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Meta-analysis of the effects of preservatives on hay spoilage I: Chemical treatments.

M. Killerby




Meta-analysis of the effects of preservatives on hay spoilage I: Chemical treatments.
M. Killerby*1, R. White2, D. C. Reyes1, A. Y. Leon-Tinoco1, S. Rivera1, H. Paz3, J. A. Jendza4, J. J. Romero1. 1Animal and Veterinary Sciences, School of Food and Agriculture, University of Maine Orono, 2Animal and Poultry Sciences, Virginia Polytechnic Institute and State University Blacksburg, VA, 3Department of Animal and Dairy Sciences, Mississippi State University Starkville, MS, 4BASF Florham Park, NJ.

When producers are forced to bale hay above 20% moisture, large losses of DM and nutritive value, and the presence of mycotoxins can be expected. Our objective was to conduct a meta-analysis to evaluate the effects of preservatives on hay spoilage during storage. A literature search was conducted using the ISI Web of Science database where a total of 459 peer-reviewed papers were retrieved. For inclusion in the analysis, studies had to (1) be published in English language peer-reviewed journals; (2) concurrently examine untreated and treated groups; and (3) report the preservative application rate. Chemical preservatives were analyzed as a separate subset from microbial inoculants due to incompatibilities in application rate units (% vs. log cfu/fresh g, respectively). The chemical subset included 330 treatments from 50 articles. The metafor package of R statistical software was used to fit a multilevel linear mixed-effects model with response variable reflecting the standardized mean difference between treated and untreated for DM loss, sugars, and mold presence in hay samples within an experiment, within a study. Experiment and study were used as random effects. Moderators included forage type (FT: grass, legume, or mix); moisture class (MC: below 20% or above 20%); normalized application rate (AR); and preservative classification (PC). The 2- and 3-way interactions among these moderators were also tested. Final models were selected using a backward selection procedure where non-significant variables were removed iteratively if they were not involved in significant interactions. The final model suggested DM losses were significantly related to the interactions between FT and MC (P = 0.044) and between PC and AR (P < 0.001); and to the main effects of FT (P = 0.001), AR (P = 0.050), and PC (P = 0.004). A non-significant main effect for MC (P = 0.355) was also included in the model. Sugar concentration was affected by the 3-way interaction between PC, AR, and MC (P = 0.032); and by forage type (P < 0.001). Mold presence was affected by the 3-way interaction between PC, AR, and MC (P = 0.0267) and by the 3-way interaction between PC, AR, and FT (P < 0.001).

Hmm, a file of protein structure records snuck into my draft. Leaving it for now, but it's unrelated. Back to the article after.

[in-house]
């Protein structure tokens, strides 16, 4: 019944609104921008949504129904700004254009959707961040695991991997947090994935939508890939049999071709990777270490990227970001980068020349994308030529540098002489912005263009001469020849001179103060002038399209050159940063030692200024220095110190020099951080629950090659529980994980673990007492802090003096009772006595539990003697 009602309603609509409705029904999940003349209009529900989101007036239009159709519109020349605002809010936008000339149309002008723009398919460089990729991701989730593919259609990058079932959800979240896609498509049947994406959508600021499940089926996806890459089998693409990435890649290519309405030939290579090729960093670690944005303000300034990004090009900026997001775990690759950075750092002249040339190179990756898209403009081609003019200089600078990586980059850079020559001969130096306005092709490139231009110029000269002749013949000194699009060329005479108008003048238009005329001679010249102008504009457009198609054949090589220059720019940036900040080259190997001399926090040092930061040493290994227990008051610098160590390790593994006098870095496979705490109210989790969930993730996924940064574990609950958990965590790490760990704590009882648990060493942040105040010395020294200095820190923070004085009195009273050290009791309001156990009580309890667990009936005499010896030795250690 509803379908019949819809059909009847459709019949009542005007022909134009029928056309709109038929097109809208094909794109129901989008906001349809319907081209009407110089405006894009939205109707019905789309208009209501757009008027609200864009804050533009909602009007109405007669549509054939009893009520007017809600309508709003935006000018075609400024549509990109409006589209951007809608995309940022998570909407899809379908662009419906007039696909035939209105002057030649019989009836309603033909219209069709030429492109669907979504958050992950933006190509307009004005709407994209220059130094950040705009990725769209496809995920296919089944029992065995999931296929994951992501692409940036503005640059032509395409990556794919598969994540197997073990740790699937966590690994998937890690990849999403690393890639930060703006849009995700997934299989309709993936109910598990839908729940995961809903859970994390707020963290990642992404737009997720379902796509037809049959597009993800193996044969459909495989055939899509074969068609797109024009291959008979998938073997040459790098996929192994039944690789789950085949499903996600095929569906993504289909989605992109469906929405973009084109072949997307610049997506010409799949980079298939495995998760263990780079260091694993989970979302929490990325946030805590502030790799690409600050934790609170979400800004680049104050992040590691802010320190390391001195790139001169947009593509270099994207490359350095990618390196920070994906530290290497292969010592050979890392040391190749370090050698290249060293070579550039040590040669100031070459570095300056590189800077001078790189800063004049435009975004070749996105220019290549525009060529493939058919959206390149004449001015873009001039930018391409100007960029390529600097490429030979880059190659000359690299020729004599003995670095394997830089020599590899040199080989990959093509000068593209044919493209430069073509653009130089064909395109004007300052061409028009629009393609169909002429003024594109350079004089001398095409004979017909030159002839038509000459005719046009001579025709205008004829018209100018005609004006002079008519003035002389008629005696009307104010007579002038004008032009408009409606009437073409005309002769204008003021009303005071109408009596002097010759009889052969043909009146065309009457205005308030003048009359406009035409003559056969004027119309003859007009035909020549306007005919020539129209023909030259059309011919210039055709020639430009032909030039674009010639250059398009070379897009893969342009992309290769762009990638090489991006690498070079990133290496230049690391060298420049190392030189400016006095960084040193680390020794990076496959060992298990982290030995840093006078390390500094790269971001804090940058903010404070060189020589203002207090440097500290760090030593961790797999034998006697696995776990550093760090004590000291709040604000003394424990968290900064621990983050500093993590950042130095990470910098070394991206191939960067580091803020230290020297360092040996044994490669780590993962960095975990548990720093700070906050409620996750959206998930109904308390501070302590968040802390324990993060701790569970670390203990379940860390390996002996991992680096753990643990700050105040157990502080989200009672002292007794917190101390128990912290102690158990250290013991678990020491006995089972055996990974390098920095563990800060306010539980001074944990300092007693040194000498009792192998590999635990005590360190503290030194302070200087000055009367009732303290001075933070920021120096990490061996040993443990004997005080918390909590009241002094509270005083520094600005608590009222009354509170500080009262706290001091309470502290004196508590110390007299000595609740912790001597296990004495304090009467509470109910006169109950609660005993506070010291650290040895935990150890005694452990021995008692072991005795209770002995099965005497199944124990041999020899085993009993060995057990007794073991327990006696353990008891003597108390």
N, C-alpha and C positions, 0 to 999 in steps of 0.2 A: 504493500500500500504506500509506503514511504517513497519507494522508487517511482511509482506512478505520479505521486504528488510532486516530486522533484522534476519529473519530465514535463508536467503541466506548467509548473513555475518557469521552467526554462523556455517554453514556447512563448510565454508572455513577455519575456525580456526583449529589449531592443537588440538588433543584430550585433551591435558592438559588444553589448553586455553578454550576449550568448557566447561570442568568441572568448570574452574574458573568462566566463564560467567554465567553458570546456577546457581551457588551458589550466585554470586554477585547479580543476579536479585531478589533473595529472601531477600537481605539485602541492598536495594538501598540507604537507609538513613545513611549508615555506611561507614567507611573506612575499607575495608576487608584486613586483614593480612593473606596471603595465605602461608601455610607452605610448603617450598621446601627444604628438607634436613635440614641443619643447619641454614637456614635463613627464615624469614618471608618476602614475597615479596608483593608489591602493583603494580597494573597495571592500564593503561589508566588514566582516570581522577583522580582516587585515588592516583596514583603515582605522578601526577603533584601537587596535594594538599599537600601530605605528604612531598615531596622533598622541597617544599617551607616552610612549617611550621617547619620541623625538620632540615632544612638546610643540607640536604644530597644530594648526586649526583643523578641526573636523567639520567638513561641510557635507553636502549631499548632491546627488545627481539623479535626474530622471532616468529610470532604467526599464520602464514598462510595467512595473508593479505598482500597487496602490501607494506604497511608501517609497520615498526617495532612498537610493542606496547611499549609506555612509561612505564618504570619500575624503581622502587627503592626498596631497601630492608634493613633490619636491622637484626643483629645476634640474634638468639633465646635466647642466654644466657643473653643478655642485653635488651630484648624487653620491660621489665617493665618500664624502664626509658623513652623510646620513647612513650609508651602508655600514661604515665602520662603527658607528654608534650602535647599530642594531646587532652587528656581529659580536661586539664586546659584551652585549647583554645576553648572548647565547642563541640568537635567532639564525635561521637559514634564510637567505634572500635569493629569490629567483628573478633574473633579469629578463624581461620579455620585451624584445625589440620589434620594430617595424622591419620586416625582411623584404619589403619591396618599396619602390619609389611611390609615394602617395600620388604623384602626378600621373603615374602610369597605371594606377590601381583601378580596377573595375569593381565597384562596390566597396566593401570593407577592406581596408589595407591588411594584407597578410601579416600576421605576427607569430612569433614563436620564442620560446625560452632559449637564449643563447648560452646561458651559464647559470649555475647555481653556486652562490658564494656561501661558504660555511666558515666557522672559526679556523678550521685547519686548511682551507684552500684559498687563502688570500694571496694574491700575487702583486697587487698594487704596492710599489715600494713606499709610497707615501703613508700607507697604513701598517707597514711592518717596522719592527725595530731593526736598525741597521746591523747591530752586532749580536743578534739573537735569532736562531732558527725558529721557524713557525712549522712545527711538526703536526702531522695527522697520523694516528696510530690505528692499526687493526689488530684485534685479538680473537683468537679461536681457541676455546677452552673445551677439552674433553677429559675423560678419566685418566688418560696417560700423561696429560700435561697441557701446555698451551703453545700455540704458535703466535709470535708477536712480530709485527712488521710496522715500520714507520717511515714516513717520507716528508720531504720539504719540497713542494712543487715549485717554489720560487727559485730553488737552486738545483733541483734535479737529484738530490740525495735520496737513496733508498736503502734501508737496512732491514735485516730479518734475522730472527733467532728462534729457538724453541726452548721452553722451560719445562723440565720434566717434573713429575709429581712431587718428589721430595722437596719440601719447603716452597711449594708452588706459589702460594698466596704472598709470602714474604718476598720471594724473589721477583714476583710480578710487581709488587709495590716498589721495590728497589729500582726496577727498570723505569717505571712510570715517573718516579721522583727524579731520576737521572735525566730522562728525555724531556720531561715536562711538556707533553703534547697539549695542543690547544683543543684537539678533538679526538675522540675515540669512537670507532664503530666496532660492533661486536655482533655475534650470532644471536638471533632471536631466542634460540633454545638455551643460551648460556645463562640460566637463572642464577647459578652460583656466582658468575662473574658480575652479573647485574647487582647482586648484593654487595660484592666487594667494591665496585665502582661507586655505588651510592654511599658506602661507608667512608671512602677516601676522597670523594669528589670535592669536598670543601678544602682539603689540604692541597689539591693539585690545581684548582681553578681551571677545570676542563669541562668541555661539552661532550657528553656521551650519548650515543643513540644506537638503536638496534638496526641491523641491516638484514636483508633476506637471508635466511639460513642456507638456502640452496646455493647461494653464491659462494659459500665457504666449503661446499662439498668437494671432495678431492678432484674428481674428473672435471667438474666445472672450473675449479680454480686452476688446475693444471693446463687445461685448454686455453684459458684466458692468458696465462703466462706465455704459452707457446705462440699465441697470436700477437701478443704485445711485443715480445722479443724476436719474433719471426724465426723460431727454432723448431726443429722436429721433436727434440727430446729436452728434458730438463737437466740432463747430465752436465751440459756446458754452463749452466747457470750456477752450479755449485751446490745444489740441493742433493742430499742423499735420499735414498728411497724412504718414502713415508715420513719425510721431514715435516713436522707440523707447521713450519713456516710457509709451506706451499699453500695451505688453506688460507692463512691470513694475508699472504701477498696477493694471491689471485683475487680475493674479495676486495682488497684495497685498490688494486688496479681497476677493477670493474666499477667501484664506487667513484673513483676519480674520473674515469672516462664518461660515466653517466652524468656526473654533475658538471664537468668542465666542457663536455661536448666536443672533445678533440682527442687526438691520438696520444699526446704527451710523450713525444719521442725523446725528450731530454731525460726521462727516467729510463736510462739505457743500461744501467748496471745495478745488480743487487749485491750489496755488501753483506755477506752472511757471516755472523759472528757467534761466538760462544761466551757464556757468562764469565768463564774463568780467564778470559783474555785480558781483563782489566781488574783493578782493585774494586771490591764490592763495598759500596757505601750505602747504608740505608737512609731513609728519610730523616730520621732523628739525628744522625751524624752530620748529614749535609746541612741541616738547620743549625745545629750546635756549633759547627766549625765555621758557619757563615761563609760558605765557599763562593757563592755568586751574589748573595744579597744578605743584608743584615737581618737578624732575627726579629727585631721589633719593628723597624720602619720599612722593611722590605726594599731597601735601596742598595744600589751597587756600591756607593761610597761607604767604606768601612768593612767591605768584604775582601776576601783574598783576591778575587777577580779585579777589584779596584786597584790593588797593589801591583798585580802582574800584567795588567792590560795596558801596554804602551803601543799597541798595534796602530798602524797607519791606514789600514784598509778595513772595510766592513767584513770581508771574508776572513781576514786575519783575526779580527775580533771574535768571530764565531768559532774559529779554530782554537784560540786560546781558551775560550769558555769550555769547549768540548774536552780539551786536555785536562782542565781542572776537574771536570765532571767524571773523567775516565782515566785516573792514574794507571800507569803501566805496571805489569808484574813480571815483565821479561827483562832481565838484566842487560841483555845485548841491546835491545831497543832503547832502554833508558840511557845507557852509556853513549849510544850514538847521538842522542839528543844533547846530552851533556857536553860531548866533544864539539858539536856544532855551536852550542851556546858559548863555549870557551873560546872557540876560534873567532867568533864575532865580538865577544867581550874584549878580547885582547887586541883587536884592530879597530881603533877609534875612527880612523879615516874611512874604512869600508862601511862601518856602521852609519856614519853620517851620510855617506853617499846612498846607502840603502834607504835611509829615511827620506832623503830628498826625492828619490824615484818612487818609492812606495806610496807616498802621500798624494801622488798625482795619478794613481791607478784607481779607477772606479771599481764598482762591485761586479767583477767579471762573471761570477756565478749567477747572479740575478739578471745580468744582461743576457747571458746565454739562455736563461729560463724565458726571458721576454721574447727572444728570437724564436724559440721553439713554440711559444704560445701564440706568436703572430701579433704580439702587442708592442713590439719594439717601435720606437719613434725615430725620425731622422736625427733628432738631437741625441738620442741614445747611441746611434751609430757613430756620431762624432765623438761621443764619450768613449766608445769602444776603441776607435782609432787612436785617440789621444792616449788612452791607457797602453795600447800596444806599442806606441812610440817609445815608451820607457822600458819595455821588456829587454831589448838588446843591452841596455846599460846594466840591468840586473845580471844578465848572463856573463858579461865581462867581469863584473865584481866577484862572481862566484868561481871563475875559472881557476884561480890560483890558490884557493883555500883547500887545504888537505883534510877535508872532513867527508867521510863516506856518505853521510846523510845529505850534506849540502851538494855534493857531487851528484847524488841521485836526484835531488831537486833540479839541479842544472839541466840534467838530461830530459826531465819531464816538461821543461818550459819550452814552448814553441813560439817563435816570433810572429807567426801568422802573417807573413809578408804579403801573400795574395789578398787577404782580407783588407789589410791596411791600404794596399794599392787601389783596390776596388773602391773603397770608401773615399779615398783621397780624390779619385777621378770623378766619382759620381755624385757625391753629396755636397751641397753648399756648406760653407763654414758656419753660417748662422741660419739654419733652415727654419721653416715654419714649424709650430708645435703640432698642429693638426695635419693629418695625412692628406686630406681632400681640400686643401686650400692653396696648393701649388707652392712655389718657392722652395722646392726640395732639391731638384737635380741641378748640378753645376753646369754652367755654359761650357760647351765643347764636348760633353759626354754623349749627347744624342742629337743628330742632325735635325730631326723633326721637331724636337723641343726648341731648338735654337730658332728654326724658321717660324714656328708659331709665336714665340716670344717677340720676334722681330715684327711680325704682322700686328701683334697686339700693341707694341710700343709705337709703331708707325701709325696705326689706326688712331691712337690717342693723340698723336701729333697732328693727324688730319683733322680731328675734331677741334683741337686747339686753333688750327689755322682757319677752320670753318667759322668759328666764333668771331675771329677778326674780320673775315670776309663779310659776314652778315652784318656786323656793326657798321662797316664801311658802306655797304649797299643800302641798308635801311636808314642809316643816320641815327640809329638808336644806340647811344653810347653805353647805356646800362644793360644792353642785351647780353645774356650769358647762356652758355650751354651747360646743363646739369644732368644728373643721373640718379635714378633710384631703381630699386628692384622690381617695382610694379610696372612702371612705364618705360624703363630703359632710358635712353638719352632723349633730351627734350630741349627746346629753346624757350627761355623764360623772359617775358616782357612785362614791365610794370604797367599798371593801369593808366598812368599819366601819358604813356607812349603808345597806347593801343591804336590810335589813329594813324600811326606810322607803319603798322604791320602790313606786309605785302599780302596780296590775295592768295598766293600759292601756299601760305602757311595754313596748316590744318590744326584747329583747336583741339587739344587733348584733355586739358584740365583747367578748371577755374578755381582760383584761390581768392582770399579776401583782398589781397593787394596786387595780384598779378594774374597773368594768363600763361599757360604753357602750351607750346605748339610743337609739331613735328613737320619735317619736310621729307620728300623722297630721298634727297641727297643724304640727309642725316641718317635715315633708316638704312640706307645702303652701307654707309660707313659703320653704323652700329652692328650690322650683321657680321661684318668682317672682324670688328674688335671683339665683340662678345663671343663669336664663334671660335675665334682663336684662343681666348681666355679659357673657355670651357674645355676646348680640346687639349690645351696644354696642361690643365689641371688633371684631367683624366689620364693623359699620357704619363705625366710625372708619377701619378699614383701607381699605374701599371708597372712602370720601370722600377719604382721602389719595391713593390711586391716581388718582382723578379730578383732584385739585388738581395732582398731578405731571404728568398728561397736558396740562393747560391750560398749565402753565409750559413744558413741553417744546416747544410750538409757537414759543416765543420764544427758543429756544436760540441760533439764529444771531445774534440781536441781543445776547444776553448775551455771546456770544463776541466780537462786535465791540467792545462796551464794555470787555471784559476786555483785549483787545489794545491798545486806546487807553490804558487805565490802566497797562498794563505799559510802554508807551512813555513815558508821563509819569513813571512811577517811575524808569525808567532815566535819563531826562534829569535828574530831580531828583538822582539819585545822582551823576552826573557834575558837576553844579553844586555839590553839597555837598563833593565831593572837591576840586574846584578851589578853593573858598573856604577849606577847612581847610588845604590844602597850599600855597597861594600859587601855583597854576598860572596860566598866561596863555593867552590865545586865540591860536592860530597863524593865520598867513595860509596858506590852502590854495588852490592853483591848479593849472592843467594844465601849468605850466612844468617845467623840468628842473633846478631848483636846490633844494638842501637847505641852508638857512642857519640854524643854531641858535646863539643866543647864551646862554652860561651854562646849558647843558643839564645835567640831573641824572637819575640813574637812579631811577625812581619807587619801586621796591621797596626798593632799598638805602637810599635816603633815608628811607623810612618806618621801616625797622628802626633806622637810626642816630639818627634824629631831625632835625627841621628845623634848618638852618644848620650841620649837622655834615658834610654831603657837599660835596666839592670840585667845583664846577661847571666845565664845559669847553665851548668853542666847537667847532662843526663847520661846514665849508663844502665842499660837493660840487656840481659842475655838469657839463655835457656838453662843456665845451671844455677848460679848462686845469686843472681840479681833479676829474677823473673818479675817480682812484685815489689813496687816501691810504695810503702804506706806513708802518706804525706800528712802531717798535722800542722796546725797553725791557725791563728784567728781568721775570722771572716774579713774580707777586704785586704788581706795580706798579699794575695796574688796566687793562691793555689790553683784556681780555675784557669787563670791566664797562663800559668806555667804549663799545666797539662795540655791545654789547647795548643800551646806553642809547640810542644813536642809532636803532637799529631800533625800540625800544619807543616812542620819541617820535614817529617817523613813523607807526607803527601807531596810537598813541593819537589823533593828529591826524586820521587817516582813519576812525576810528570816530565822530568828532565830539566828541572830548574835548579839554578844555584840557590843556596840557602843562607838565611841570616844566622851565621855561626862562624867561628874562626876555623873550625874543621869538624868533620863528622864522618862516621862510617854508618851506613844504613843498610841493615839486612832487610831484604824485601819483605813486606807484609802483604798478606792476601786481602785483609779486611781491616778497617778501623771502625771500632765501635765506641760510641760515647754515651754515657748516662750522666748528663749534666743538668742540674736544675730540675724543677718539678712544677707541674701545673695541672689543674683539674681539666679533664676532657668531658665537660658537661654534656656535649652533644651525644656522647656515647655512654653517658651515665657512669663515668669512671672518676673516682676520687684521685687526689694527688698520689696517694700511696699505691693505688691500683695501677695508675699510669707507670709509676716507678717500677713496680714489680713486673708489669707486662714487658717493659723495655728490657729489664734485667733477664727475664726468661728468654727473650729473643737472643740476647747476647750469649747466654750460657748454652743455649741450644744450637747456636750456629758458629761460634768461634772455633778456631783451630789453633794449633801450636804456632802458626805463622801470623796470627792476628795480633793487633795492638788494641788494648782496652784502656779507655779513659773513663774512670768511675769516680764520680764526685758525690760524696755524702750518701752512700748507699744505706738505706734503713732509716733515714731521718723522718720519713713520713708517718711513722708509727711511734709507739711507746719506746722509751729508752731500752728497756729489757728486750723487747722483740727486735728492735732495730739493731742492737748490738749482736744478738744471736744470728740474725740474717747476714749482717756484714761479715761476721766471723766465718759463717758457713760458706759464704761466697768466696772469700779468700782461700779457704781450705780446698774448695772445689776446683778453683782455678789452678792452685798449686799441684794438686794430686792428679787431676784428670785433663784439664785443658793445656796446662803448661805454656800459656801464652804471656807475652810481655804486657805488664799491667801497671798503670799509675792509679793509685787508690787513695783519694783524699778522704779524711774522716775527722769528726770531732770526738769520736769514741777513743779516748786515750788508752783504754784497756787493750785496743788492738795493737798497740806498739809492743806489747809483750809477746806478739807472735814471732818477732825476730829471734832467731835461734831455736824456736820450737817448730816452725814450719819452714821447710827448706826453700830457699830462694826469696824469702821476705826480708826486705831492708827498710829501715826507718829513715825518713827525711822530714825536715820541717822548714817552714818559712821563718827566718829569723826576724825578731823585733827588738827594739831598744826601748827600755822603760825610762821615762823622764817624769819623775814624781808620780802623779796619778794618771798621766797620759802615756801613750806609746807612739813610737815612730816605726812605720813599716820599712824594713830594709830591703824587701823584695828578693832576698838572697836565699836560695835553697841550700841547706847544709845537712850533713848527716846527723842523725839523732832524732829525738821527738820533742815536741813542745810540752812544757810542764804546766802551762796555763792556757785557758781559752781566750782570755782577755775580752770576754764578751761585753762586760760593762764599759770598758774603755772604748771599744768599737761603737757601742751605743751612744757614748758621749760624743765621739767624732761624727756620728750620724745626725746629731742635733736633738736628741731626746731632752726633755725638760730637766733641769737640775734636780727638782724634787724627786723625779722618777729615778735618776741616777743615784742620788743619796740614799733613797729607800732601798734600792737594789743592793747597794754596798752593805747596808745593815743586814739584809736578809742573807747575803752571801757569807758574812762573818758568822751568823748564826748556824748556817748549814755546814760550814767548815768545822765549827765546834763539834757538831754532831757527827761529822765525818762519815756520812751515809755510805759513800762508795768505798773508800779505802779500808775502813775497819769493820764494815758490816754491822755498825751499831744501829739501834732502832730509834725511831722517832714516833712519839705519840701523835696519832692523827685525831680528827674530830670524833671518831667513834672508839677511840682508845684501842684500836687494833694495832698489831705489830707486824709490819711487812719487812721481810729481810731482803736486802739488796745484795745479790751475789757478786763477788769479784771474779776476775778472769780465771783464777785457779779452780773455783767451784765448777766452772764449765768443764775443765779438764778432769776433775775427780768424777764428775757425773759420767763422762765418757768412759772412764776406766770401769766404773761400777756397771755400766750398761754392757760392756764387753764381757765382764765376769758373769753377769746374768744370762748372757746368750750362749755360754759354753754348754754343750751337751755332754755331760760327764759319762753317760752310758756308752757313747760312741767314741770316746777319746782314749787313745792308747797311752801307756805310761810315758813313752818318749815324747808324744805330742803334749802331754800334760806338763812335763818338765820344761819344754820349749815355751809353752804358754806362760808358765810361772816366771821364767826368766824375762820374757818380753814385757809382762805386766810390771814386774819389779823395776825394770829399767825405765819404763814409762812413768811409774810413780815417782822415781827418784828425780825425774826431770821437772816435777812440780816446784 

Keywords: hay, chemical preservatives, meta-analysis.

Biography: Marjorie Killerby is a veterinary scientist currently studying a Master's degree in Animal Sciences in the University of Maine, researching on the effectiveness of preservatives in hay and silage for the animal industry.